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Foreword – US Hematology, 2007;1(1):5

Published Online: August 20th 2011 US Hematology, 2007;1(1):5
Authors: Louis M Aledort
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When choosing the topics to cover in a reasonable and readable space in US Hematology 2007, we had to pare down the field. Experienced hematologists were chosen to help elucidate current thinking and controversies.

When choosing the topics to cover in a reasonable and readable space in US Hematology 2007, we had to pare down the field. Experienced hematologists were chosen to help elucidate current thinking and controversies.
The field of thrombophilia and its attendant high-prevalence thrombotic disorders is frequently encountered by hematologists. The rapid expansion of our understanding of thrombotic risk factors and therapeutic implications remains an evolving state of the art. Advances in our knowledge of hemophilia, inhibitors, and thrombocytopenia and resultant hemorrhagic disorders have made possible a variety of diagnostic and therapeutic tools.
In the field of transplantation therapy, the political ‘football’ of stem cells has now become a therapeutic tool for the management of a variety of diseases, from primary hematological disorders to cardiac disease. Immunology is becoming more difficult than ever to distinguish from hematology. This is particularly true in idiopathic thrombocytopenic purpura, circulating anticoagulants, and graft-versus-host disease. The recognition that dendritic cells are the key antigen-presenting cells is receiving a great deal of attention.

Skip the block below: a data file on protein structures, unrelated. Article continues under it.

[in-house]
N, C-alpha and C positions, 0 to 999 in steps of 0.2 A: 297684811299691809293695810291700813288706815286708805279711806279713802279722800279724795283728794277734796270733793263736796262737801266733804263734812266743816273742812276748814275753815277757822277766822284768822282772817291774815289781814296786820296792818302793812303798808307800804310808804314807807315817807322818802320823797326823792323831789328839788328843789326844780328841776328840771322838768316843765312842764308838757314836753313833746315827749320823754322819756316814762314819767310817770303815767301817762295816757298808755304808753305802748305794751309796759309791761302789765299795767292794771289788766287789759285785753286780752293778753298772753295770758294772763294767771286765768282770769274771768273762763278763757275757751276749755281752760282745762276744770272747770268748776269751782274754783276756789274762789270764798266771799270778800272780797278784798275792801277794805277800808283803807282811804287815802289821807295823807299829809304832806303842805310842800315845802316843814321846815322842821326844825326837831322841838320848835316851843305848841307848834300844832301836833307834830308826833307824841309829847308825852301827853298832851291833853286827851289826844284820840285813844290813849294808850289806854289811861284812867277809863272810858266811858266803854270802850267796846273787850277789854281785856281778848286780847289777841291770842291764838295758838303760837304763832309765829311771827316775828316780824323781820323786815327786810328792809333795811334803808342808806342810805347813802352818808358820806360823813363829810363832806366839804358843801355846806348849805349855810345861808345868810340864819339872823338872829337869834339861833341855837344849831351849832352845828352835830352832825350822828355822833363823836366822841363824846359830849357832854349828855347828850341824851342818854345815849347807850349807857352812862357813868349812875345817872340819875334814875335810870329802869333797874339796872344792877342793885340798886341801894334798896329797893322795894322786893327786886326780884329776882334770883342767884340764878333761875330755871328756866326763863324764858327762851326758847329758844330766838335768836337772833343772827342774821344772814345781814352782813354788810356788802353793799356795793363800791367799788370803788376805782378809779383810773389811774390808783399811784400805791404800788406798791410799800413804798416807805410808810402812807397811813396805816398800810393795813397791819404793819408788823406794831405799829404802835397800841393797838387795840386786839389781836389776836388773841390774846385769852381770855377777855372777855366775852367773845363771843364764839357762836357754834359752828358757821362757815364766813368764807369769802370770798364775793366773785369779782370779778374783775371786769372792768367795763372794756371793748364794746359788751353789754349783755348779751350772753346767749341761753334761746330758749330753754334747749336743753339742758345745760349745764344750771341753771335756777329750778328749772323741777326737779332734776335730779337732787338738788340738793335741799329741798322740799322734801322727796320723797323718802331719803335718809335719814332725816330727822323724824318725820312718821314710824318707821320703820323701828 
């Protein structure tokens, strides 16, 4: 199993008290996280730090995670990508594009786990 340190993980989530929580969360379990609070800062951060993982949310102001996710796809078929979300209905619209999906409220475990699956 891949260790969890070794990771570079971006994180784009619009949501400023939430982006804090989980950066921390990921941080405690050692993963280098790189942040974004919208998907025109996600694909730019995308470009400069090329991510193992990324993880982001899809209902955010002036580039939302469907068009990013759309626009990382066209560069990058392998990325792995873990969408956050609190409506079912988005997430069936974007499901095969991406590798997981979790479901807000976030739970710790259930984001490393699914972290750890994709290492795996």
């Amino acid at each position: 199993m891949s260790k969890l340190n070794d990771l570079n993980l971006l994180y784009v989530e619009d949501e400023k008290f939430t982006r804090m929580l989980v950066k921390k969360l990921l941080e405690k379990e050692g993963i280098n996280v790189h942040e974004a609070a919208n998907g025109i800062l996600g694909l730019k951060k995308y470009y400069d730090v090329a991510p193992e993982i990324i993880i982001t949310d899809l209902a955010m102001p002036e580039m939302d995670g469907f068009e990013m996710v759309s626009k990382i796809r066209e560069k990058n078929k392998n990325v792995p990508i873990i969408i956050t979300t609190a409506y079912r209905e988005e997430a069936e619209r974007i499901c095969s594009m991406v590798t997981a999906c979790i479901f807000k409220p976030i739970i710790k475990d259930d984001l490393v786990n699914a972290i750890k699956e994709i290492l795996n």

Our knowledge of the existence of hemoglobinopathies and of hemophilia is old. However, advances in basic science have offered us new tools to better recognize genetic disorders. This has led to greater understanding of rare disorders such as Fanconi’s anemia and Gaucher’s disease, which may lead to better strategies in terms of prevention and therapeutic interventions.
Since the emergence of the field of transfusion therapy during World War II, transfusion has played—and continues to play— a significant role in many diseases. The challenge of iron overload in chronically transfused patients is now amenable to treatment. Transfusion has even been shown to prevent thrombosis in sickle cell disease. The exciting area of alternatives to transfusion is also addressed in this publication.
The recognition of the now most commonly diagnosed hematological disorder—myelodysplasia—has attracted much attention. Physicians face the challenge of managing anemia, thrombocytopenia, and infection, as well as the risk of progression to fibrosis and leukemia. Low-risk myelodysplastic syndrome is a challenge in terms of prognosis and therapy.
Many of these issues are addressed in US Hematology 2007. These reviews are not meant to resolve all of the issues, but rather to raise the level of awareness of new frontiers in the approach to these diseases. ■

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